Imagination and the Human Spirit

At Garn Press we thrive on the challenges that such problems create. We encourage our writers and readers to dare big thoughts, to agree and to disagree, but always to keep in mind the extraordinary gift we all share of imagination and the human spirit.

 

IMAGINATION AND THE HUMAN SPIRIT

At Garn Press, we are convinced that actionable knowledge to address some of the great questions about human life depends on nurturing the imagination and human spirit. Through the arts people are inspired to act.

For Garn Press, science, literature, art, and philosophy are not separate categories. They are intricately connected, and through these connections it is possible for us to get a larger sense of life, with a clarity of vision that would not be possible otherwise.

It is only in the past few hundred years in the sciences that our bodies have been separated from our heads. We have been taught falsely that if we cannot measure it, it isn’t science, that truth is objective, and that facts can be proven and indisputable. Not so at Garn. At Garn Press we are convinced that without art the sciences have the creativity sucked out of them. Most scientists and artists get this, even though most policy makers do not. Similar to Italo Calvino, Garn’s stance is that science, literature, philosophy and art create epicenters of creativity, vortexes of energy, and an aesthetic experience, that provides insights science or art alone cannot.

Jim Gee’s Blowing Out The Candles does that for us. When we read his poems the world doesn’t change, what changes is the way we perceive it. Not only that, each time we return to them we find something new. The beautiful fine line drawing by Malia Hughes of the ruin of the monastery in which Gee spent his youth becomes etched in memory, along with the line “Sometimes we secretly waited for the delivery man and begged for bread”.

Similarly, in Rosie’s Umbrella, which Gee calls “a gripping, page-turning, wild ride, fuelled by great passion, deep humanity, and an urgent call for justice”, there are always new awakenings.

In the novel Rosie is determined to find out about her family, and in a life and death struggle that fuses past and present she discovers her own truth in a heroic journey of self-discovery. Key to understanding Rosie is the idea that when there is a death or near death experience “we must seek amongst the ashes for new perspectives and new birth. It’s important that we are creative and adapt”.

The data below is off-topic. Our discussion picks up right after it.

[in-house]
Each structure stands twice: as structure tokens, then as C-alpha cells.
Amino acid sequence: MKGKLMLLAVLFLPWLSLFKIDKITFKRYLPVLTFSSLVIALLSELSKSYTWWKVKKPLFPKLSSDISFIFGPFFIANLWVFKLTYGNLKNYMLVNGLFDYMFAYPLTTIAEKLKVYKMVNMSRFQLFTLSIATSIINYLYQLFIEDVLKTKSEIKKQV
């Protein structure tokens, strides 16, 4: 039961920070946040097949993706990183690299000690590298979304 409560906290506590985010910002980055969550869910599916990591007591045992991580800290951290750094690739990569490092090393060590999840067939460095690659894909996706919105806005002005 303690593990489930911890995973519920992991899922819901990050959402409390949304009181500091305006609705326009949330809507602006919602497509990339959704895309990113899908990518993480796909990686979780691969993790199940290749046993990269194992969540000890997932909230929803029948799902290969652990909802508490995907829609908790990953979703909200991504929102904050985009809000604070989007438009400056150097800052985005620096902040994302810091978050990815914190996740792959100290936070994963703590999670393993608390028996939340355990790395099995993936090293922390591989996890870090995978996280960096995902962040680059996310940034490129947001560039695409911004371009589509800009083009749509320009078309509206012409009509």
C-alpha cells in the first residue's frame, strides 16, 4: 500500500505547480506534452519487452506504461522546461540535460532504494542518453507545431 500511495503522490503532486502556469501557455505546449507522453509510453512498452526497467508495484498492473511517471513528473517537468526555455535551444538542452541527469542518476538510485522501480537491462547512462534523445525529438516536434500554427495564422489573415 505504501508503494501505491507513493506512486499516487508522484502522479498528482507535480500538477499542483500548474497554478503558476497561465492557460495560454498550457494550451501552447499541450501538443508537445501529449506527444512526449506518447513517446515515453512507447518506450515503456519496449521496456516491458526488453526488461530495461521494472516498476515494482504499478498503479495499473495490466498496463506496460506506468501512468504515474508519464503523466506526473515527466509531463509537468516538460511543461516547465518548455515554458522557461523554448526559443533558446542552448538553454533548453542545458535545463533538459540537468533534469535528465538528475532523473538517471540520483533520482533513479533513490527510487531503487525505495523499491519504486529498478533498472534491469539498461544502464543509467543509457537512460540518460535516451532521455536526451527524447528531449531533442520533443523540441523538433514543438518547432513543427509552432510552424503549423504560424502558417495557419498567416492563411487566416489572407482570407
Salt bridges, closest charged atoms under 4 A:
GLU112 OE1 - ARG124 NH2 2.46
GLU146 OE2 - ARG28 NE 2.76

Garn’s imprint Imagination and the Human Spirit is about creativity and adaptation. It’s about that synergy, beyond words, beyond images. It’s about coming face to face with the reality of the world and questioning that reality, being mindful, awake, and not rushing to judgment or accepting the most obvious answer. It means dreaming of a better world and making a commitment to that possibility.

Ken Goodman’s novel The Smart One: A Grandfather’s Tale, does just that. By Duvid’s side we witness, through the eyes of a nine year old boy, the strike for a 12-hour day on May Day 1904 and the 1905 Revolution in Smorgon in Vilnius, a district in Lithuania. We feel with him and his family the heart wrenching distress at what happened to members of his family who participated in the workers’ resistance movement.

In such circumstances actionable knowledge becomes the activity. At Garn Press our commitment both to social action and to nurturing the imagination and the human spirit is deeply embedded in the way we make our paper and digital books. At our independent press we consider creating eBooks an art form, and we are artisan apprentices. We focus on lettering as design, illustration as visual essay, and photography as poetry. In addition to producing these Garn books in paperback and hardcover, we are also producing them in a digital space as platform-agnostic digital eBooks for all tablets, ebook readers, and smartphones.

At Garn Press we thrive on the challenges that such problems create. We encourage our writers and readers to dare big thoughts, to agree and to disagree, but always to keep in mind the extraordinary gift we all share of imagination and the human spirit.

 

Pin It on Pinterest

Share This

Share this post with your friends!